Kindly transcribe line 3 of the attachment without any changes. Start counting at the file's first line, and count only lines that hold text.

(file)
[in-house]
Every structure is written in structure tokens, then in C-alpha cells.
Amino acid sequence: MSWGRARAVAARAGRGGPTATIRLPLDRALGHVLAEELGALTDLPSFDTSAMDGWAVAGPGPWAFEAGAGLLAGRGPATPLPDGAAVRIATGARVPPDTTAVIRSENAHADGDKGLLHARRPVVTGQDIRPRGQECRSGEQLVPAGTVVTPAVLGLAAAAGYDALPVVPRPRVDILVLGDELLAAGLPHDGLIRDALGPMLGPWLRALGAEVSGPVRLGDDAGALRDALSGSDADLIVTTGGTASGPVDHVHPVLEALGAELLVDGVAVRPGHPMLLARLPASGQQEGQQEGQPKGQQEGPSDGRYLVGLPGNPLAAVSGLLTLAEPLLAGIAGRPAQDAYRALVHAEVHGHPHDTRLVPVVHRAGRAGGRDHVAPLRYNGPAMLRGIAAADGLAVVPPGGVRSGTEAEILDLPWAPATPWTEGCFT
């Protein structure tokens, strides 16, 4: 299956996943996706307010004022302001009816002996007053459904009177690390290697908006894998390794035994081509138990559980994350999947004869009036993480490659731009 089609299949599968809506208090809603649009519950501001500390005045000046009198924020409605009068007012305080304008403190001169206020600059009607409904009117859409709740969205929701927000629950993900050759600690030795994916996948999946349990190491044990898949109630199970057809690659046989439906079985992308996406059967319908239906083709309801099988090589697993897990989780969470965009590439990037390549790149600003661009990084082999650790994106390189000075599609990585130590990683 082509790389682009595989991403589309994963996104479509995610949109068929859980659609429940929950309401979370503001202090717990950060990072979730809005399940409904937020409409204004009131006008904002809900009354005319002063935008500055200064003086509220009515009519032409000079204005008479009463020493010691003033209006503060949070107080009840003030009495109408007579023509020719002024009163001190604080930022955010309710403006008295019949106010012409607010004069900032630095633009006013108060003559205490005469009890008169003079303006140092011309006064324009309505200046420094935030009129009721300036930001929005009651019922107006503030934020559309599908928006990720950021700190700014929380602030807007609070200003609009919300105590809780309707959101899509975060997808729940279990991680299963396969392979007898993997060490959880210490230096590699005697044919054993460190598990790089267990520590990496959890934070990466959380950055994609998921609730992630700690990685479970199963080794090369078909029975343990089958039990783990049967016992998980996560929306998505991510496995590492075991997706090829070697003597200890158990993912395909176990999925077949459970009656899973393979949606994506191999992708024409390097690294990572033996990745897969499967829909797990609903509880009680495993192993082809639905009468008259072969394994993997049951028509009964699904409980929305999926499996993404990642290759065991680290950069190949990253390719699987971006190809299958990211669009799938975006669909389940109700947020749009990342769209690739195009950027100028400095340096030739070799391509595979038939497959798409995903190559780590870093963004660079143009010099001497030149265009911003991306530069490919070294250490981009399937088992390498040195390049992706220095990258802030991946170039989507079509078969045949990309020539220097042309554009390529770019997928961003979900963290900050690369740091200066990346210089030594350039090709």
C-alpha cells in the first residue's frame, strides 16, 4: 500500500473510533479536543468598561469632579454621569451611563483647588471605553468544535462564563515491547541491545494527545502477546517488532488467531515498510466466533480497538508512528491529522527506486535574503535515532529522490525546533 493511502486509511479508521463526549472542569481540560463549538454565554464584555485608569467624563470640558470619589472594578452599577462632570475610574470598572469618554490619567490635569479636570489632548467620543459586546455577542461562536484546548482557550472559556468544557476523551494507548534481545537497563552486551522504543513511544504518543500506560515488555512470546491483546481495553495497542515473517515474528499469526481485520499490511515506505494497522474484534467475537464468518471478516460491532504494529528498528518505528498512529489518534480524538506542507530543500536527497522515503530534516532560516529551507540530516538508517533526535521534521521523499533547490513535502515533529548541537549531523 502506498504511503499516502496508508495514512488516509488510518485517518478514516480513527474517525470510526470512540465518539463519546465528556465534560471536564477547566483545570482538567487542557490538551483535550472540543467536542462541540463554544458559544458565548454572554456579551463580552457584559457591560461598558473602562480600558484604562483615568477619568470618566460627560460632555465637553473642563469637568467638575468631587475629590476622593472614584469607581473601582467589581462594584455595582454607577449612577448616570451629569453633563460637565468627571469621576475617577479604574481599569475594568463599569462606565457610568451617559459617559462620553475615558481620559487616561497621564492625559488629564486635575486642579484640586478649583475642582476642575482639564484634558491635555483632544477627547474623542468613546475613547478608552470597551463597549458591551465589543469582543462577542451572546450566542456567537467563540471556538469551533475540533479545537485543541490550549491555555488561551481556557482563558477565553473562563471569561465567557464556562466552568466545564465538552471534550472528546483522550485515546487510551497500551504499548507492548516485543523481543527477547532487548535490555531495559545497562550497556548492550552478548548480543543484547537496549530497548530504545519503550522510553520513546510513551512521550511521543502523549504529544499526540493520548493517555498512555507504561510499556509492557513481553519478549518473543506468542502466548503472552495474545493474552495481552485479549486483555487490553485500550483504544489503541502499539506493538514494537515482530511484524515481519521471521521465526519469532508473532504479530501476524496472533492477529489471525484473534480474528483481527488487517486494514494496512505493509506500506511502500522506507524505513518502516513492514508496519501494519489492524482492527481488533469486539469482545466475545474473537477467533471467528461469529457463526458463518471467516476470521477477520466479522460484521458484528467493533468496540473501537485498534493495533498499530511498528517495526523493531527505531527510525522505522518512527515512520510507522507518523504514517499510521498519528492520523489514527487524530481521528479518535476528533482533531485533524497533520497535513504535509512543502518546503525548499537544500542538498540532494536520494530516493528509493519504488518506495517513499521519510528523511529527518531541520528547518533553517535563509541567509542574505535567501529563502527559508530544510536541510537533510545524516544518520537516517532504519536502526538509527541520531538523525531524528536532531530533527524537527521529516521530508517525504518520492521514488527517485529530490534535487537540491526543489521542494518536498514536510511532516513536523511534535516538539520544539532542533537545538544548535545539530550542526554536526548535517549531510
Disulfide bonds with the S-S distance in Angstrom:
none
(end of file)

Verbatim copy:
Amino acid sequence: MSWGRARAVAARAGRGGPTATIRLPLDRALGHVLAEELGALTDLPSFDTSAMDGWAVAGPGPWAFEAGAGLLAGRGPATPLPDGAAVRIATGARVPPDTTAVIRSENAHADGDKGLLHARRPVVTGQDIRPRGQECRSGEQLVPAGTVVTPAVLGLAAAAGYDALPVVPRPRVDILVLGDELLAAGLPHDGLIRDALGPMLGPWLRALGAEVSGPVRLGDDAGALRDALSGSDADLIVTTGGTASGPVDHVHPVLEALGAELLVDGVAVRPGHPMLLARLPASGQQEGQQEGQPKGQQEGPSDGRYLVGLPGNPLAAVSGLLTLAEPLLAGIAGRPAQDAYRALVHAEVHGHPHDTRLVPVVHRAGRAGGRDHVAPLRYNGPAMLRGIAAADGLAVVPPGGVRSGTEAEILDLPWAPATPWTEGCFT